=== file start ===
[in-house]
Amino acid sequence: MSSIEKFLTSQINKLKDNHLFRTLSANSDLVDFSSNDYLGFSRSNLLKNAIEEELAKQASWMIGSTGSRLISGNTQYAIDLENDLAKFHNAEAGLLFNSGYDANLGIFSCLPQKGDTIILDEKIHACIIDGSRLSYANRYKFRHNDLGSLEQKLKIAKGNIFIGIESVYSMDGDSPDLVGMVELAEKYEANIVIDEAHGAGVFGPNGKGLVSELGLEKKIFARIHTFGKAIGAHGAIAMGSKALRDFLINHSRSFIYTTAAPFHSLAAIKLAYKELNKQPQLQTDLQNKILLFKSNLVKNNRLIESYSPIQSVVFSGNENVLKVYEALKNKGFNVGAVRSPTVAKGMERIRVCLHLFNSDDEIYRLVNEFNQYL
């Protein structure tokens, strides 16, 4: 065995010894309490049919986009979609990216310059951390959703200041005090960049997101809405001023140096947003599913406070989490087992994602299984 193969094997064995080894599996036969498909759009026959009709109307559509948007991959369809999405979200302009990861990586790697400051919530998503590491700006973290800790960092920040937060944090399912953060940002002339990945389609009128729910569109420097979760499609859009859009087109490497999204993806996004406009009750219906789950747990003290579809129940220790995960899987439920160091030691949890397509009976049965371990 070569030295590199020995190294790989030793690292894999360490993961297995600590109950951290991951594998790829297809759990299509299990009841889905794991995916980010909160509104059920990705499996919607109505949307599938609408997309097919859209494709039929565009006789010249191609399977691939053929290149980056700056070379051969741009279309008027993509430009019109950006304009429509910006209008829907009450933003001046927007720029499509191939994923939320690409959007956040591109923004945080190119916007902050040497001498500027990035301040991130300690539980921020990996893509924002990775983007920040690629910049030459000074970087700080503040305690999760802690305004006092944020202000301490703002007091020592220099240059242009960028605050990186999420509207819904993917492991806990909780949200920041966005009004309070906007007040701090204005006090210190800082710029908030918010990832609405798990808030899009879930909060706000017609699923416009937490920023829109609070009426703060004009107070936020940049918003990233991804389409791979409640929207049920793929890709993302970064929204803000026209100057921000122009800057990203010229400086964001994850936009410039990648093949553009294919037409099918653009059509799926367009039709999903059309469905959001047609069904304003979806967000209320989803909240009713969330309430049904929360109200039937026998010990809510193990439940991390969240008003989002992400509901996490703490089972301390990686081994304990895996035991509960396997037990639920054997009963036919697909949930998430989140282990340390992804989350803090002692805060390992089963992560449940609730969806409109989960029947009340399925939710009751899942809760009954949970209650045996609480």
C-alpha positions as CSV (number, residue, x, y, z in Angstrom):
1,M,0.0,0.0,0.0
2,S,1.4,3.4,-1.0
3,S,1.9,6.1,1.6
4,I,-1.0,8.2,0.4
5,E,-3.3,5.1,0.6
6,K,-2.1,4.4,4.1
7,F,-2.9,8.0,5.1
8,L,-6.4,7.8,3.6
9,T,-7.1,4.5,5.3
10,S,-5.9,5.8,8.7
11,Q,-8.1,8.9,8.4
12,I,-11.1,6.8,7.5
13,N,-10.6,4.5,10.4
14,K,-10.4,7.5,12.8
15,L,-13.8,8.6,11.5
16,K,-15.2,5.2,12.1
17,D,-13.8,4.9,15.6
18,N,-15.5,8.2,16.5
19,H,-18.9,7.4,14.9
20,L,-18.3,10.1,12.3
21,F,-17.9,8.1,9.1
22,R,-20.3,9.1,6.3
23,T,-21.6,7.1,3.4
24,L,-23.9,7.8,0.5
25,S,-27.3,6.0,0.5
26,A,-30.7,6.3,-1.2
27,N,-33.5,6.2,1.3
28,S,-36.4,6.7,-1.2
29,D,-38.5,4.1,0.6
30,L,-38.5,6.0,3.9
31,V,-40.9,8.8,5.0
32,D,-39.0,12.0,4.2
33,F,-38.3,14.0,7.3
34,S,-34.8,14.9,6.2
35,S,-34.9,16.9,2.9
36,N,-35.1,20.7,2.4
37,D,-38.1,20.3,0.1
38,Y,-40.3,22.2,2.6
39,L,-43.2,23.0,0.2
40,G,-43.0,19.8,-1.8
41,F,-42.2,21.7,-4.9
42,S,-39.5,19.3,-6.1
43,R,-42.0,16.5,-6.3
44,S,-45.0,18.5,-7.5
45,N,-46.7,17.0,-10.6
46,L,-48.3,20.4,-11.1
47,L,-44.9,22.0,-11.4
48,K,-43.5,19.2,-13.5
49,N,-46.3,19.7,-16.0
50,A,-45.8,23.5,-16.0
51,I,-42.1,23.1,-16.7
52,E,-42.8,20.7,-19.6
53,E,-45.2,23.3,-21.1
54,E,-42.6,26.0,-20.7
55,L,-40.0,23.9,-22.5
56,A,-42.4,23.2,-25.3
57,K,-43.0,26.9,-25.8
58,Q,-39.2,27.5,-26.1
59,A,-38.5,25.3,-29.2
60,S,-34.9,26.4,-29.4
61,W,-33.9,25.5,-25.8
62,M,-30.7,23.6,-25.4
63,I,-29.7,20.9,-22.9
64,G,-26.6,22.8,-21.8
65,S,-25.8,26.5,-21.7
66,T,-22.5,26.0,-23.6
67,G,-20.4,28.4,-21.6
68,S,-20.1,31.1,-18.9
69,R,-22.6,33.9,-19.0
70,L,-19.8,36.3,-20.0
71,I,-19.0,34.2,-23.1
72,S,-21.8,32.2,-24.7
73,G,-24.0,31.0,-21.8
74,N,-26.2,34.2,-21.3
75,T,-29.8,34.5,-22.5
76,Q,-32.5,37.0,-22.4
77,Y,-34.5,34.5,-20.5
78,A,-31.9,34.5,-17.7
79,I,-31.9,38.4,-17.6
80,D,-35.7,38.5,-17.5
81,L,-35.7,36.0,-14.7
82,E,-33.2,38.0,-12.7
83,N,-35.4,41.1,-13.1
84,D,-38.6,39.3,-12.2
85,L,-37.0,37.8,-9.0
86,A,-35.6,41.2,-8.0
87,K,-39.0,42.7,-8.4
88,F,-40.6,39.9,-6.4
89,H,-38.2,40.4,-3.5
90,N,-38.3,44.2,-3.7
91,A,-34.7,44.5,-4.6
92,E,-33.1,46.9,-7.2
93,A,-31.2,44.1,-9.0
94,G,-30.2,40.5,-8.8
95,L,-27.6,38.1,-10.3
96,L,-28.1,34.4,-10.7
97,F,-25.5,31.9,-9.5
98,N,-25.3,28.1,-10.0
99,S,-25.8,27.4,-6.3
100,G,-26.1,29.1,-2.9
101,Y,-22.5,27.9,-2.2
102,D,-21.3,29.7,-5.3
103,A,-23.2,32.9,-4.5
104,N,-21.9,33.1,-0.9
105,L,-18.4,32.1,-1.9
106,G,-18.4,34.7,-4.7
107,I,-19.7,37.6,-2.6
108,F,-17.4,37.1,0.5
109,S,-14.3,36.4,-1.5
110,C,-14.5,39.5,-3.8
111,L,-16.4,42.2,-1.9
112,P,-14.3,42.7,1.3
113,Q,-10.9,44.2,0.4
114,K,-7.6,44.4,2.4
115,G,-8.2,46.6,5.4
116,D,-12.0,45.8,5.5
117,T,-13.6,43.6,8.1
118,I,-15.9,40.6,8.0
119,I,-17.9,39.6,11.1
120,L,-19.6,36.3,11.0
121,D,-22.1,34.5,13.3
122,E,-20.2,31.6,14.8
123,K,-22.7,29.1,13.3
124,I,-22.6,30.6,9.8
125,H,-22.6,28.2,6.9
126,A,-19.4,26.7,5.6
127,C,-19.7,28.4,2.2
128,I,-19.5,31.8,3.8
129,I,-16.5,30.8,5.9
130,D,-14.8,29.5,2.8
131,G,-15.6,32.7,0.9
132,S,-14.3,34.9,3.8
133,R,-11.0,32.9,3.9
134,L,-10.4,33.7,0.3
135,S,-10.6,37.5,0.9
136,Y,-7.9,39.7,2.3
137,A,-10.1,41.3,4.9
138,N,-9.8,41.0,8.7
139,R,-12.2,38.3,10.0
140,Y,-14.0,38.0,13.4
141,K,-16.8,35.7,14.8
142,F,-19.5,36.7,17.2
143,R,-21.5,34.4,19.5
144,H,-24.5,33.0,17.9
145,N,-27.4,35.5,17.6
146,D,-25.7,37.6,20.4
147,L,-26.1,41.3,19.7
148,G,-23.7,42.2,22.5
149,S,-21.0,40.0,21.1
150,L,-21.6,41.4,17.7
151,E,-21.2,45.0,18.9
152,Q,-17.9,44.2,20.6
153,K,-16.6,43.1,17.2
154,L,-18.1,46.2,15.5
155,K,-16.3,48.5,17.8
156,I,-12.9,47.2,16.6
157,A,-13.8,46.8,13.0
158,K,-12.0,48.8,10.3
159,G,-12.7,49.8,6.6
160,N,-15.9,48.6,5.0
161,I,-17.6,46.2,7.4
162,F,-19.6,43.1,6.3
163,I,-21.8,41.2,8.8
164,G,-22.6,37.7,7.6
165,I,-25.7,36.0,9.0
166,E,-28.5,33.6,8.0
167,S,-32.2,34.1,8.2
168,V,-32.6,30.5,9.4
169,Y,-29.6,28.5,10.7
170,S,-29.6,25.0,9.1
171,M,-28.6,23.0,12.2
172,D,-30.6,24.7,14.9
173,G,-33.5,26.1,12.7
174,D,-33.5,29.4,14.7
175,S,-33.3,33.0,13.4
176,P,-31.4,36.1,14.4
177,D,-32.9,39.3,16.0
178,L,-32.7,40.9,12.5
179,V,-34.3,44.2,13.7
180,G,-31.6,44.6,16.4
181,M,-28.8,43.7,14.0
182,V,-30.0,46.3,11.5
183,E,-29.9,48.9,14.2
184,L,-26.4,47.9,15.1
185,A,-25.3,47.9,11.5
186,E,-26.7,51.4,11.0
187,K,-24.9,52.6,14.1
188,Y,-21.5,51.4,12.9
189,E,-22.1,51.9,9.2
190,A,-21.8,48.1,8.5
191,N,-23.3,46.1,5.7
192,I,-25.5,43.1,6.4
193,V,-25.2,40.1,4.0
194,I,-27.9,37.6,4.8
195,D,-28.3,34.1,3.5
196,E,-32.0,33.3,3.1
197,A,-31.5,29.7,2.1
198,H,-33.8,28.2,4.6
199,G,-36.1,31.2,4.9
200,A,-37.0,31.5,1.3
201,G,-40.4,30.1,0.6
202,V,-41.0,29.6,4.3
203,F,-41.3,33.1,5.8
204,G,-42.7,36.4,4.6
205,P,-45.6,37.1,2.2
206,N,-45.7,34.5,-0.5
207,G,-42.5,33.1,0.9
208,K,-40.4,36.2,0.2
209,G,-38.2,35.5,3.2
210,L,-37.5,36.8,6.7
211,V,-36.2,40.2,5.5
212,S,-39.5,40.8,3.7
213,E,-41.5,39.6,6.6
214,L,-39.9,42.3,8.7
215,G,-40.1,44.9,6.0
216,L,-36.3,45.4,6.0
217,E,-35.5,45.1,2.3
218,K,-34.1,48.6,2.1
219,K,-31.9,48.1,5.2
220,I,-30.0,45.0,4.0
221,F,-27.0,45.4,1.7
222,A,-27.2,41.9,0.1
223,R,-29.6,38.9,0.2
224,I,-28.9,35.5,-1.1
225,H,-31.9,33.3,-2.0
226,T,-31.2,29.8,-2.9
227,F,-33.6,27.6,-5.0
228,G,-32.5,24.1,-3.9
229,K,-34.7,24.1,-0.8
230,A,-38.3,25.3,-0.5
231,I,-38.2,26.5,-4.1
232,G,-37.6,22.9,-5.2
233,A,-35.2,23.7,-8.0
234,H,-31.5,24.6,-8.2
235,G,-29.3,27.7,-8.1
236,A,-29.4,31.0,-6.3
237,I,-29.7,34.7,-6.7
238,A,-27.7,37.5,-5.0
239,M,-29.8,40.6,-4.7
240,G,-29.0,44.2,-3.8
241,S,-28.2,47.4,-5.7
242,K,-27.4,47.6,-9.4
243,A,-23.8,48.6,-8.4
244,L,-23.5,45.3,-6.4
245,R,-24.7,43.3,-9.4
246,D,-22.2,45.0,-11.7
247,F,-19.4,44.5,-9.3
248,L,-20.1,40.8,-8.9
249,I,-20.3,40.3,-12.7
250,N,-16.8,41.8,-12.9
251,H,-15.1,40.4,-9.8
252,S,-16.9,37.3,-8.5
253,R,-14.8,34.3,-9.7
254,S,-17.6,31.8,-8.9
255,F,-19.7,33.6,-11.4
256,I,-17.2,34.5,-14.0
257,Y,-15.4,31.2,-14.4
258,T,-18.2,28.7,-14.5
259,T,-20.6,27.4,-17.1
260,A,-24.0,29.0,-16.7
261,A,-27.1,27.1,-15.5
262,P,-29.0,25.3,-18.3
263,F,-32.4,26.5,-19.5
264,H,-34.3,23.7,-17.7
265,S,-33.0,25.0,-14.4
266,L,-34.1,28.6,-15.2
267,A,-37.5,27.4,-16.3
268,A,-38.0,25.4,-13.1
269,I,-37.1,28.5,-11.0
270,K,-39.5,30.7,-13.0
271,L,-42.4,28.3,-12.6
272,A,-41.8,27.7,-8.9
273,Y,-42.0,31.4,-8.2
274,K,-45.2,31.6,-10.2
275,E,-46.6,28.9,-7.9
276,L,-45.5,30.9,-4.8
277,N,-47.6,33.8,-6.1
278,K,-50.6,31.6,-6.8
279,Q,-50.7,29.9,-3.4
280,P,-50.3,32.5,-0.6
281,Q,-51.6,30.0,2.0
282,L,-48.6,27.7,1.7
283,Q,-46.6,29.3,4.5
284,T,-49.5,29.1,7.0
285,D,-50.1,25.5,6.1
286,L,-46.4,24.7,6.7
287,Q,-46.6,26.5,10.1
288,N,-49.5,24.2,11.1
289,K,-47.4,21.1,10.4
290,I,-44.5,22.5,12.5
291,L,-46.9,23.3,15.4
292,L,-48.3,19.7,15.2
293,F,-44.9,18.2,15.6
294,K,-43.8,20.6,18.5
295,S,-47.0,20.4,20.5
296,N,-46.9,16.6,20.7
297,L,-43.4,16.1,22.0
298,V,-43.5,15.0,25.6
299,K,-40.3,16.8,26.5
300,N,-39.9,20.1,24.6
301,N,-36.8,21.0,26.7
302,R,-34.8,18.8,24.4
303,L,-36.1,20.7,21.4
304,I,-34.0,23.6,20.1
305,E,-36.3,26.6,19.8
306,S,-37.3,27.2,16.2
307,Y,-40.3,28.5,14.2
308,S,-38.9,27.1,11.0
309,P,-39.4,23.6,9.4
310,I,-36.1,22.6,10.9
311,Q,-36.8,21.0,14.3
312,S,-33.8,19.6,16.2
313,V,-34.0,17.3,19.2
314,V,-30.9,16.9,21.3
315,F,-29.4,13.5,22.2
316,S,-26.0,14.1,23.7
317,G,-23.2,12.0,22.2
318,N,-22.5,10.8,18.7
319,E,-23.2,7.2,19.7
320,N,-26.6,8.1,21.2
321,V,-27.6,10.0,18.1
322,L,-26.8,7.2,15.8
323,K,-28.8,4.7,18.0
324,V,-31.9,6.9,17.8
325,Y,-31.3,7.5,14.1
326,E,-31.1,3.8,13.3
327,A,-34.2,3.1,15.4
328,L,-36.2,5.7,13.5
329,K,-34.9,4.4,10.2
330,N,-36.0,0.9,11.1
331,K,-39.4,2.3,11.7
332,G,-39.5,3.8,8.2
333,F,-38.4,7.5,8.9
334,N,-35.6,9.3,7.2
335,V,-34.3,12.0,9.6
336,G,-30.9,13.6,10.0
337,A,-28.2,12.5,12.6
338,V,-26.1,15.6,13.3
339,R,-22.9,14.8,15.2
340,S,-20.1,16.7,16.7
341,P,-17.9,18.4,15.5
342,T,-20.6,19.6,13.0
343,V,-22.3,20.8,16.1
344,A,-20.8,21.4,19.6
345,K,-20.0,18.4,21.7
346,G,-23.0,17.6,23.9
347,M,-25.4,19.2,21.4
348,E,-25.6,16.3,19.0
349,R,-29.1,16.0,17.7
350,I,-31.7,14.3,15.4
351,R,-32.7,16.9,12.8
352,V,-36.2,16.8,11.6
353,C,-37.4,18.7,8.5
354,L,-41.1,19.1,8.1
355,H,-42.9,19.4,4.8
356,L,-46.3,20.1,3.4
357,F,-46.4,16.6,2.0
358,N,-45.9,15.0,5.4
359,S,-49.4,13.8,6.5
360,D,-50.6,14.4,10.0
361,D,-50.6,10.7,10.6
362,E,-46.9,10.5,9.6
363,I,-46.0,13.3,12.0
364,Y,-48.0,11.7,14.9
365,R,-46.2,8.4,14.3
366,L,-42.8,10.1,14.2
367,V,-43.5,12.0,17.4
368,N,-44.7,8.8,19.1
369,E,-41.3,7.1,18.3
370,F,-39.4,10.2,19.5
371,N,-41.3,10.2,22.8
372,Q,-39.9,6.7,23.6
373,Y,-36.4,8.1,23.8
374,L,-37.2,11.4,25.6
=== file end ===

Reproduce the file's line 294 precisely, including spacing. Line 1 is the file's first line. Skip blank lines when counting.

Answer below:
290,I,-44.5,22.5,12.5